I started Consumed in 2004, and I think I’ve had five or six corrections — about one a year. Last weekend’s column contained a different sort of mistake — it’s factually correct, so there will be no correction, but I wish I could go back in time and fix it. I quoted from an online tutorial about making wallpaper from book pages: “You don’t necessary need old antique books, just books with pages with a yellow tint.” When I quoted that bit, I just cut the line and pasted it, and put it in quotes. I was reading it as “You don’t necessarily need old antique books, just books with pages with a yellow tint.”
You see the difference, right? I read “necessarily,” but it says “necessary.” Which is ungrammatical, obviously. It was a typo by whoever wrote the tutorial. But I missed that. And I wasn’t the only one, because even in the last page proof I saw, I was still reading it that way, and nobody had changed it — so we were all reading it, I think, as “necessarily.” But between the last proof and the column going to press, somebody caught the mistake, so it ran like this: “You don’t necessary [sic] need old antique books, just books with pages with a yellow tint.”
It happens that I have strong feelings about the use of [sic]. Hackish writers deploy this routinely to make whoever they are quoting look stupid. It’s a very cheap move, and a sure sign, in my view, of third-tier writing. It’s acceptable to use [sic] if there’s no way around it, and it’s sometimes excusable to use it if you’re trying to underscore the sloppiness, or stupidity, or whatever, of some powerful figure — if the president of an Ivy League school made a glaring mistake in some official context, maybe that would get a pass. But in general, [sic] is a cheap move — we all make mistakes, typos, little glitches, that mean nothing. This web site is full of such errors — for all I know this post will contain such errors, because I’m writing it quickly, and I don’t have a proofreader, etc. In other words, I’m no different than the person I quoted making some workaday, meaningless error.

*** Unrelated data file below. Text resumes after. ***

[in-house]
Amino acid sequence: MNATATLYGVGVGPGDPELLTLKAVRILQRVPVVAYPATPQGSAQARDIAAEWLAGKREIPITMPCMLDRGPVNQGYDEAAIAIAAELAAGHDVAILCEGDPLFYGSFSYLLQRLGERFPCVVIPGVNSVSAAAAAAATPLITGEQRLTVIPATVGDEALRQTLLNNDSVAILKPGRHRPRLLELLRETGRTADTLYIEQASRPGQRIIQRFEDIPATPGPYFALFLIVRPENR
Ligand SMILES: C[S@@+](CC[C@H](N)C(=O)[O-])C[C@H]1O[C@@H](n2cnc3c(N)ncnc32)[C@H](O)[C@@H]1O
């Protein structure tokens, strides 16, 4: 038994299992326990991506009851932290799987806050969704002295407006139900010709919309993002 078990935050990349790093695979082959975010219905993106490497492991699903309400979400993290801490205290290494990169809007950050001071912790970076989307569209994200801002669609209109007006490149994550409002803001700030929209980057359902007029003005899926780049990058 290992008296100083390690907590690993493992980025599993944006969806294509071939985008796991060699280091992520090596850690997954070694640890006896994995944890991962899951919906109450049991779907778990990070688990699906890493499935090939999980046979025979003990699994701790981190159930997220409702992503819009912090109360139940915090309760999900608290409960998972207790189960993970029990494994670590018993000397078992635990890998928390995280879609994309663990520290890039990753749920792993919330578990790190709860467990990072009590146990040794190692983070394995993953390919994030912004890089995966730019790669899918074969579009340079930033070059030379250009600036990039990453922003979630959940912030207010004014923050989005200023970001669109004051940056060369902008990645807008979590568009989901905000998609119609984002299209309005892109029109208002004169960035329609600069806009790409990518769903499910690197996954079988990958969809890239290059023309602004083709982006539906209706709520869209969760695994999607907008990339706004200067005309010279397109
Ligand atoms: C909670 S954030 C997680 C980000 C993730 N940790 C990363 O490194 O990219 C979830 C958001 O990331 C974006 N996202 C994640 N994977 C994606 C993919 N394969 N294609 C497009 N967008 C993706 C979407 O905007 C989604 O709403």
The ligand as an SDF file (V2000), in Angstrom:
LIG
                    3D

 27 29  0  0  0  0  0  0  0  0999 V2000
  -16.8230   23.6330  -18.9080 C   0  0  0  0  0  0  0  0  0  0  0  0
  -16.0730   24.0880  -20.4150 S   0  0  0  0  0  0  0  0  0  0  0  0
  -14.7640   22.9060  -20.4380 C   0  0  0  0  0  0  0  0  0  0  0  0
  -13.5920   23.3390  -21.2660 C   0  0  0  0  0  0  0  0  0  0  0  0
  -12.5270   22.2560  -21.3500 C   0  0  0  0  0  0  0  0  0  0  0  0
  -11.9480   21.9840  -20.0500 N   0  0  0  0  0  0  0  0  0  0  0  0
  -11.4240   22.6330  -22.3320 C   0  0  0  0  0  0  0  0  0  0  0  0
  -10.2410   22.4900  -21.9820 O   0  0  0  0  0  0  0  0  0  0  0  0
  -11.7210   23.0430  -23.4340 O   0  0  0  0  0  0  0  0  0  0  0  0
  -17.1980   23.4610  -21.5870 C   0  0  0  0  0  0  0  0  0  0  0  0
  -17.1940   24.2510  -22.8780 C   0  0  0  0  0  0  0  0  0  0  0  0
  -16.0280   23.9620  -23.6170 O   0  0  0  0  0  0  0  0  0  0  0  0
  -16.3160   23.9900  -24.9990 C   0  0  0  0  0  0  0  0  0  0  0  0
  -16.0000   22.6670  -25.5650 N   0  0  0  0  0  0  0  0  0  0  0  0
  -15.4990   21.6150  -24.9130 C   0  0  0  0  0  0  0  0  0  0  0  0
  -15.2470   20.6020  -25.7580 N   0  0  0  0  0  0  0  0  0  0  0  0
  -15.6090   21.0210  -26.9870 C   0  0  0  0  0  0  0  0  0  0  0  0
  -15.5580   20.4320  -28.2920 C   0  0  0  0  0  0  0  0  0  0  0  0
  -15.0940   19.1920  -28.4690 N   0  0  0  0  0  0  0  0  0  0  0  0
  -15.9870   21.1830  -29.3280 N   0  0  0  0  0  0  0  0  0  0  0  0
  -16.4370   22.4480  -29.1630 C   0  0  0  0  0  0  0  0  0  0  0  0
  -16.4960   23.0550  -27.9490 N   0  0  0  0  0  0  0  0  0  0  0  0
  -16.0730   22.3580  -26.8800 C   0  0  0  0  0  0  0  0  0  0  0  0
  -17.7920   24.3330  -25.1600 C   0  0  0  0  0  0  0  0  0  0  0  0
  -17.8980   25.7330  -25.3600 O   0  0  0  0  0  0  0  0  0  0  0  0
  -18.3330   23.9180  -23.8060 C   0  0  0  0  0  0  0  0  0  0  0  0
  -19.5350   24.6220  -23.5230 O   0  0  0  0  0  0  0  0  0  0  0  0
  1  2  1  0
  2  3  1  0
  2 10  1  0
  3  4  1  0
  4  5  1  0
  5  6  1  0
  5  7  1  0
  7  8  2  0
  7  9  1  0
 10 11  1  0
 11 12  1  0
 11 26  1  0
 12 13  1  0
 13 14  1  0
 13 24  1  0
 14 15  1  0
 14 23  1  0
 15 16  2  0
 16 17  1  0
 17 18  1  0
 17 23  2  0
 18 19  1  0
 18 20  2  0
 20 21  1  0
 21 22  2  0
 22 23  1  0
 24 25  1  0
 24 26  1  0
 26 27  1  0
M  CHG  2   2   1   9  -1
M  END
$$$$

If only I’d noticed it myself! I would have simply paraphrased: “You don’t necessary [sic] need old antique books, just books with pages with a yellow tint,” as “One doesn’t necessarily ‘need old antique books,’ the tutorial reassured, ‘just books with pages with a yellow tint.’” This would have achieved exactly what I wanted to achieve, without a distracting [sic] that appears to poke at some random person’s random typo. But because I failed to pay close enough attention, the latter scenario is exactly what came to pass.
I regret the error.